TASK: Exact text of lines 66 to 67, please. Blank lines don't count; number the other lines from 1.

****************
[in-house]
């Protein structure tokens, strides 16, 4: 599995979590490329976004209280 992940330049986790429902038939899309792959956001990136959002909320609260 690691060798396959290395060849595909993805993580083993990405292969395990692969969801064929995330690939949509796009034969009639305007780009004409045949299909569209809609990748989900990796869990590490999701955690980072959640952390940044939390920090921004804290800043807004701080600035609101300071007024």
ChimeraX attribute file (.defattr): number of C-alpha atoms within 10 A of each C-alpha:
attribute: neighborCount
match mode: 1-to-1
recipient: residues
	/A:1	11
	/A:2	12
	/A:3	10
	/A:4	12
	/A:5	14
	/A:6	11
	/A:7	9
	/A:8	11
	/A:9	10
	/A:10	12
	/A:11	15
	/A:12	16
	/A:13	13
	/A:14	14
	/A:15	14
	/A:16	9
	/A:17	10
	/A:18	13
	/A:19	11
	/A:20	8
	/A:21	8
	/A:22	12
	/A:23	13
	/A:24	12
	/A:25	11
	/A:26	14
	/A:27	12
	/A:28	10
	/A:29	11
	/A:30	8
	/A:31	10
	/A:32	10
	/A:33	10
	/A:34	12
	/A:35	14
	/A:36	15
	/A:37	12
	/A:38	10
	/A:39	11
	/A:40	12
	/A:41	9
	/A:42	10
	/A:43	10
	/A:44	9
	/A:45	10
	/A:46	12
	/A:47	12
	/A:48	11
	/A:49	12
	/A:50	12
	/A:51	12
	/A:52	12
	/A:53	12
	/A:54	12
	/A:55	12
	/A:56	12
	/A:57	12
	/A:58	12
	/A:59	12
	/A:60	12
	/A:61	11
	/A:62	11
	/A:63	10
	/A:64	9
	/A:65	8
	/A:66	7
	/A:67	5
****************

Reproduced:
	/A:60	12
	/A:61	11